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Conversations With My Black Teen Son

This article was originally published on November 30, 2014. My oldest son is now a college freshman and his younger brother is now my middle schooler. It has been (almost) six years since I wrote this, but every. single. word. is still valid today. There is even more fear and justification for that fear for the lives of African Americans across our country.

Our voices are often muted and spoken over because it’s too uncomfortable for others to face their wrongdoings.

In 2020, we are still being told “if we don’t like it here, just leave” – apparently my white counterparts missed the days of History that explained we never asked to be brought here. However, if we remind them or bring it up, we’re told that’s the past and to get over it.

We have a President in office that has shown his disdain and hatred for anyone not white throughout his life. And shows no remorse for how it has impacted others. 

All of this and more, but I am still optimistic that things can and will improve. More and more individuals are starting to attempt to understand and just listen to why we feel the way we do.

These words will make some feel uncomfortable. I don’t apologize. As a black woman raised in the Deep South, it’s been ingrained in me to not be “too black” in certain circles. To not upset the status quo. To accept that this is just how people are here. I call bullshit. I know some amazing individuals who were born and raised in the South by racist parents and chose to stop that legacy in their family. A conscious choice to be a better person and accept me – all of me with my brown skin and coily hair – just as I am.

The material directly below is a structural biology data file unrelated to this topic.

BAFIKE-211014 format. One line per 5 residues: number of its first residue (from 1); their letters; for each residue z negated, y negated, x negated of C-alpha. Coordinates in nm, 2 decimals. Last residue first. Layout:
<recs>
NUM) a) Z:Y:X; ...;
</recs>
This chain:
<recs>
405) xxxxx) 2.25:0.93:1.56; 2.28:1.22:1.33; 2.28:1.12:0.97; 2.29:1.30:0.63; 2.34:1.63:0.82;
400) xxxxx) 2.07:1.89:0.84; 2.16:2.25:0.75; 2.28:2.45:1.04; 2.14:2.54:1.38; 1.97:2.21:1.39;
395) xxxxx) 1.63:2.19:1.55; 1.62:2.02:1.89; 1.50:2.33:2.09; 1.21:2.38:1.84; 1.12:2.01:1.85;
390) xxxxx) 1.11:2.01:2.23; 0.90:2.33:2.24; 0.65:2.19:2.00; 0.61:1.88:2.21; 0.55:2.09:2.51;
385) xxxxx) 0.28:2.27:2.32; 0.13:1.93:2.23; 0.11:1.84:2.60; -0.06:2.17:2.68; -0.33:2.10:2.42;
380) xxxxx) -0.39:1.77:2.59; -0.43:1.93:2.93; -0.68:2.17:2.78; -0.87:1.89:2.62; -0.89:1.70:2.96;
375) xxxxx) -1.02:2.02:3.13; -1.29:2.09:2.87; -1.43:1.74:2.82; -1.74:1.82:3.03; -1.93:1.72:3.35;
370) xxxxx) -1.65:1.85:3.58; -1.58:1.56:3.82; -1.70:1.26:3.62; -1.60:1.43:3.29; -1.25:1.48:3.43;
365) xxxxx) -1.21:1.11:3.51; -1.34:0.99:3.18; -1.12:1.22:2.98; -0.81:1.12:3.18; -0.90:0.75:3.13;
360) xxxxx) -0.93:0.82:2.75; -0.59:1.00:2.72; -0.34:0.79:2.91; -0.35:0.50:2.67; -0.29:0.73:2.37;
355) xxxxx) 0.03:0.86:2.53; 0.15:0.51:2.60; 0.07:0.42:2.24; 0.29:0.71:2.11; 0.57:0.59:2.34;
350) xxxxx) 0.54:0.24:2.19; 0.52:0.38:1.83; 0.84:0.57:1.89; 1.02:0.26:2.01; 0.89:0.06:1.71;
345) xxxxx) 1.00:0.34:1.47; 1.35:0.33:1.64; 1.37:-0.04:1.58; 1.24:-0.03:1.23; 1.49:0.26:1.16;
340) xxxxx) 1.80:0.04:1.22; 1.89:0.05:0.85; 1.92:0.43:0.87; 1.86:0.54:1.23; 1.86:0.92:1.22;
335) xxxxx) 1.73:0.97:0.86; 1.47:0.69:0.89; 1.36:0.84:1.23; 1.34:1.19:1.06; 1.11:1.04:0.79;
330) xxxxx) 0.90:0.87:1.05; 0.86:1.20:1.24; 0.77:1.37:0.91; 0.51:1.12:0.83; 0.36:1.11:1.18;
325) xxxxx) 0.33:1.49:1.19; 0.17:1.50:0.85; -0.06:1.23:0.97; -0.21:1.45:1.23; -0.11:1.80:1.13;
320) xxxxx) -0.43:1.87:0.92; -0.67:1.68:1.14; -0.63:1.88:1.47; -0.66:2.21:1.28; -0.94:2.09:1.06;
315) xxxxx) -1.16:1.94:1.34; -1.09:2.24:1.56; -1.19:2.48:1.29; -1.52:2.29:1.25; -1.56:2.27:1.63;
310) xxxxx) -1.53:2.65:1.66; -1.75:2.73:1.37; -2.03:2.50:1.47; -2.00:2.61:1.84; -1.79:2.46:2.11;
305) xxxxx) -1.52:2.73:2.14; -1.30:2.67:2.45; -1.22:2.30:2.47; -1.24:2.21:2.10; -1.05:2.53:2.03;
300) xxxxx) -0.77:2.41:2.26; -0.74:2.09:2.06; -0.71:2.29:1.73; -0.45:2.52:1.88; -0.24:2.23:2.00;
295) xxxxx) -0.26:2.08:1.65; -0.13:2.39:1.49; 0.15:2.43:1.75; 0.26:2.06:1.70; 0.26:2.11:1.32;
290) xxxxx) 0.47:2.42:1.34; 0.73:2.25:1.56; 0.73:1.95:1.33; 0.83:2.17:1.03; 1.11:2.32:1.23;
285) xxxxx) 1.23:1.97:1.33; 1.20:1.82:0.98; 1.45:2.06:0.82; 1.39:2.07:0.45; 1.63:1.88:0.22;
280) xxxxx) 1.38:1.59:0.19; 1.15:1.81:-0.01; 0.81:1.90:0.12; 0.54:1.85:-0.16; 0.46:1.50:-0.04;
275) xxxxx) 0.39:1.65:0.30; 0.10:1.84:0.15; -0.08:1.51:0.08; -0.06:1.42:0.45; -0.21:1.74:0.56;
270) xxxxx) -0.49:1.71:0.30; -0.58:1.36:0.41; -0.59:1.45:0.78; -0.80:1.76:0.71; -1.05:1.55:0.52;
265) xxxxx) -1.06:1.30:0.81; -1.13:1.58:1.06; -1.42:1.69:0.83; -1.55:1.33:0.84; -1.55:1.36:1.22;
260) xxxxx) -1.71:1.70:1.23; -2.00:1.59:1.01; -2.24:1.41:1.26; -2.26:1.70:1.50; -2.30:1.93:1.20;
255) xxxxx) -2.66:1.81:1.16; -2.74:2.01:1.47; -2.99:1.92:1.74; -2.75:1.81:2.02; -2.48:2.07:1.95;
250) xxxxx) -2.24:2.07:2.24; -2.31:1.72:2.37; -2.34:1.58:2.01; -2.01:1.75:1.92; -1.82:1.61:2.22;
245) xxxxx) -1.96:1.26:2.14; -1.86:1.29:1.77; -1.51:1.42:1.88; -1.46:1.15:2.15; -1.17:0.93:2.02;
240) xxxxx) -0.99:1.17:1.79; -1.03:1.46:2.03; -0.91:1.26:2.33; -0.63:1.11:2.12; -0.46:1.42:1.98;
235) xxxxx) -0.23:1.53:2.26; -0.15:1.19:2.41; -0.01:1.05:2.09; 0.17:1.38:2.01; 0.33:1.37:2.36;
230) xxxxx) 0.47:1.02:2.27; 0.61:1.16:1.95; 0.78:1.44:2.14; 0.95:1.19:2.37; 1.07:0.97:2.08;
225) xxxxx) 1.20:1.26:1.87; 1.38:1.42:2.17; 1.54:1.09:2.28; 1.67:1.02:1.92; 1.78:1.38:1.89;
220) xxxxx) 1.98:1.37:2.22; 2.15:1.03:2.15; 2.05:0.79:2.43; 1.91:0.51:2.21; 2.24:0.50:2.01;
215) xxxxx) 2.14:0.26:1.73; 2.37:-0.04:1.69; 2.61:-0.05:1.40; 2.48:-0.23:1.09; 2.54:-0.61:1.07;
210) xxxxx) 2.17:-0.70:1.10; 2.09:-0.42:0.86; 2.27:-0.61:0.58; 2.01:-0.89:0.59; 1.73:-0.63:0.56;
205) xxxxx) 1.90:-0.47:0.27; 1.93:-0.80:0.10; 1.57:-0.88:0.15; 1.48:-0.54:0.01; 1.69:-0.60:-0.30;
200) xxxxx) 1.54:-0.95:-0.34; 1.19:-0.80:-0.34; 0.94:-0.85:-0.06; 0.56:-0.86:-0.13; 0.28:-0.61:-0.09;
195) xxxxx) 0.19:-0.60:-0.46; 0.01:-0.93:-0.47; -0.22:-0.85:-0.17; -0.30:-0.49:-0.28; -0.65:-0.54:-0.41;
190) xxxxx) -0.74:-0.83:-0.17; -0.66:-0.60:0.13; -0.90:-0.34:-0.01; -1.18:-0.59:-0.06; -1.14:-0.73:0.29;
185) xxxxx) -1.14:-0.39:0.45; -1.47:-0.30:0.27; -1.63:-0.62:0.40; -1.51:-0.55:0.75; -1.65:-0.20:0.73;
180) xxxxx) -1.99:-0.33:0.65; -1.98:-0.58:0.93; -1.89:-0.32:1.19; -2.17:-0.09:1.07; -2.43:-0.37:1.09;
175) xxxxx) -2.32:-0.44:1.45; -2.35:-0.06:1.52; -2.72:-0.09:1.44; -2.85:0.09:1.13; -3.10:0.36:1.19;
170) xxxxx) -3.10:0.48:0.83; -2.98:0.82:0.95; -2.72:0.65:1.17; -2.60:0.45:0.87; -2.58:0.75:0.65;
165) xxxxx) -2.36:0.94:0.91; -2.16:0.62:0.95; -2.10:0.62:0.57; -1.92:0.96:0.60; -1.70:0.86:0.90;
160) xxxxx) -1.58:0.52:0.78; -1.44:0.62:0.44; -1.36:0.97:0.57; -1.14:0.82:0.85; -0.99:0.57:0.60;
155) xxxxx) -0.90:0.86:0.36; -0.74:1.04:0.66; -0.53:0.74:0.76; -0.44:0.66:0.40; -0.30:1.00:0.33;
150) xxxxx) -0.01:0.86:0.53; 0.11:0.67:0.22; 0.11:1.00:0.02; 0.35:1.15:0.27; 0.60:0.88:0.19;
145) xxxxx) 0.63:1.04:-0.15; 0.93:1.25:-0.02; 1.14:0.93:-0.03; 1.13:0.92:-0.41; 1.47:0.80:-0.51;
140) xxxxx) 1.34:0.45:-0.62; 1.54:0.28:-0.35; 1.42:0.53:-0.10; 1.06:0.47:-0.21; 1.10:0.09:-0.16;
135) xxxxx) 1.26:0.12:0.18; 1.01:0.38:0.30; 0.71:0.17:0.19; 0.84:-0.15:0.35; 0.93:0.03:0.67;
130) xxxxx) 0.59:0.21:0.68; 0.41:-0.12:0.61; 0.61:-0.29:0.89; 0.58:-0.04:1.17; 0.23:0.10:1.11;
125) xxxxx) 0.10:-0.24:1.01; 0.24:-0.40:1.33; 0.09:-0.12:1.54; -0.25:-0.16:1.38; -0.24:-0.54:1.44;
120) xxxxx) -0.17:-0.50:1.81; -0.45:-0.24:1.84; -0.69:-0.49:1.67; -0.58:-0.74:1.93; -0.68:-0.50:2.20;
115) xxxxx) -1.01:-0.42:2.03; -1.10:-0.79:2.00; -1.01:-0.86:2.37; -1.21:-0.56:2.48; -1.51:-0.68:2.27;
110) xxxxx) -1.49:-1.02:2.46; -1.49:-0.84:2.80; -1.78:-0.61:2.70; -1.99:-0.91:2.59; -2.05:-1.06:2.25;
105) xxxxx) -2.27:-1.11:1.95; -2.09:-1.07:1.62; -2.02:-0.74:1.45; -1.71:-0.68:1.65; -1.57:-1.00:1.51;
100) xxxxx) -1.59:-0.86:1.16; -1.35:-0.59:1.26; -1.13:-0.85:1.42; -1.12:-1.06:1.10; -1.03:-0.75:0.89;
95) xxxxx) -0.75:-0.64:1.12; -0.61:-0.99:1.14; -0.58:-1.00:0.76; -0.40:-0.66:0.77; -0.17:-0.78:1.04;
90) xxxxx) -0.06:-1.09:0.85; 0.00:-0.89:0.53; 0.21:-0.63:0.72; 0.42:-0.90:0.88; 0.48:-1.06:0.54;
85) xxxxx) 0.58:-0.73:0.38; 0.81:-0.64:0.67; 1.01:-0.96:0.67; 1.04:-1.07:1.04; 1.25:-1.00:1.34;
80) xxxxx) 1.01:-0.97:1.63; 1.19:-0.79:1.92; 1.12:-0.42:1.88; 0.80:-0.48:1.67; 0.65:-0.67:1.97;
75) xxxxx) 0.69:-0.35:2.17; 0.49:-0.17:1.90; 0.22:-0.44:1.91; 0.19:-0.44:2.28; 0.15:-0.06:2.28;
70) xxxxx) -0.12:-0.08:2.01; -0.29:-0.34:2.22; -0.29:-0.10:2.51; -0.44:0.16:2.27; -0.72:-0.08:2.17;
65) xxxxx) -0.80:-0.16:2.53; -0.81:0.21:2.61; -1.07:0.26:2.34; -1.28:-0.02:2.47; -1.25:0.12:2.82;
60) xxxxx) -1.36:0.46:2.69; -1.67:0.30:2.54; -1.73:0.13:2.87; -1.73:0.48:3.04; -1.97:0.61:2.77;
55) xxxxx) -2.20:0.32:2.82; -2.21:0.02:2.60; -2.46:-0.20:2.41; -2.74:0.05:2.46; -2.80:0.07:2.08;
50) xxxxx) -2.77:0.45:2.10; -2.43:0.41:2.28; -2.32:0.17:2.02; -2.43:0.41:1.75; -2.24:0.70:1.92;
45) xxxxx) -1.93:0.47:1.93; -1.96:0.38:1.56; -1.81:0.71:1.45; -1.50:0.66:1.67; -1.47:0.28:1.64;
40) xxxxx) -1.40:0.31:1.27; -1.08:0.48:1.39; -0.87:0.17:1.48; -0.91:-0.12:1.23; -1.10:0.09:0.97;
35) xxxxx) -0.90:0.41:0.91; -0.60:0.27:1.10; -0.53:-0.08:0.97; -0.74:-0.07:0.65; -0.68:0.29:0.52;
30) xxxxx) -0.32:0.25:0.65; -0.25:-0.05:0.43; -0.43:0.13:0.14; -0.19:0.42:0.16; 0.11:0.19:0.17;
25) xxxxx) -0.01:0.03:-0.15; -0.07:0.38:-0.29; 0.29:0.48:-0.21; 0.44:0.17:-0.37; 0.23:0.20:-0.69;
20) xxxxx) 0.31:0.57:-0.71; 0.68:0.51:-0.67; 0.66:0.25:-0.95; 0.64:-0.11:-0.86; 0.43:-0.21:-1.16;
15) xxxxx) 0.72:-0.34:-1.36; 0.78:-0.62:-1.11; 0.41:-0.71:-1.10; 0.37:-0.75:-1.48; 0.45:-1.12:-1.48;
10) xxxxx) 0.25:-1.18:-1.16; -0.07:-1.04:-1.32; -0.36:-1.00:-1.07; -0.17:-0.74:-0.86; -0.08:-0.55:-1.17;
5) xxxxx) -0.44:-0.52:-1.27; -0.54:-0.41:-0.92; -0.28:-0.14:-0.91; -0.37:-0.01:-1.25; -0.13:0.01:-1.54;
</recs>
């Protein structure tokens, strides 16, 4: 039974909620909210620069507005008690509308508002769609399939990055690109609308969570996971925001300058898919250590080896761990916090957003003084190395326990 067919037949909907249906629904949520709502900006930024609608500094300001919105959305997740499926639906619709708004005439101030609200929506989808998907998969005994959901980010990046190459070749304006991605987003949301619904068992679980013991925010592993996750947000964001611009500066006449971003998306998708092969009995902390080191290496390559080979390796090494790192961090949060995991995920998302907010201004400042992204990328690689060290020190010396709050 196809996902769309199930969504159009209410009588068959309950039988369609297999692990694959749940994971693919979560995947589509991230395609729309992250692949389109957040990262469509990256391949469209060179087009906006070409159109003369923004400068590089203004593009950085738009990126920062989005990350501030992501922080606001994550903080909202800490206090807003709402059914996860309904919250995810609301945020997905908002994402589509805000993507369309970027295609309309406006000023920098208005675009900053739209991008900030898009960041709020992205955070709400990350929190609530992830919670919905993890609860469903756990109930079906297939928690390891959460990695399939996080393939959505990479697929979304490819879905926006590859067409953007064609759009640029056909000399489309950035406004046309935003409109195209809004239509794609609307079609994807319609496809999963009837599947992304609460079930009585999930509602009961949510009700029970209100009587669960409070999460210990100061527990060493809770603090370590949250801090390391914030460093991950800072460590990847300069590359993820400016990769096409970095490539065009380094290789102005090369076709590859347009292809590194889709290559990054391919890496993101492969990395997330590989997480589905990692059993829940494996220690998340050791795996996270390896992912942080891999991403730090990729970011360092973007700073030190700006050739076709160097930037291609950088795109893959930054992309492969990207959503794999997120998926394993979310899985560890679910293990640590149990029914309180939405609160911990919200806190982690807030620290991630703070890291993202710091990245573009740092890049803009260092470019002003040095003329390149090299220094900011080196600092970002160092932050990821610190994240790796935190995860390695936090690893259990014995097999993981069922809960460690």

Conversations with my teenage son on the treatment of Black Americans in our country

My oldest son and I were driving together recently and I decided to take advantage of the rare occasion that it was just the two of us, he wasn’t engrossed in a book or video game and he was in a chatty mood.

“Did you all have any discussions in school yesterday about what’s going on in Ferguson?”

“Yes ma’am. We talked about it in a few of my classes. It’s terrible they shot him because he was wearing a hoodie. He was just walking home.”

Brief moment of confusion on my part.

“Son, that’s the Trayvon Martin case. That happened almost three years ago. I was asking about the incident where Michael Brown was shot by a police officer  in August of this year.”

“Oh yeah…”

There was more discussion. Actually, a very good discussion on our ride about race relations in his school, how he feels as a young multi-cultural teen, and how everything is happening in the world around us directly impacts him, our families and communities.

But the beginning of our conversation kept nagging at me. Besides the fact that my ADHD child can have moments where he completely spaces out and as many teenagers are can be clueless about anything that doesn’t directly impact them in the right here and now.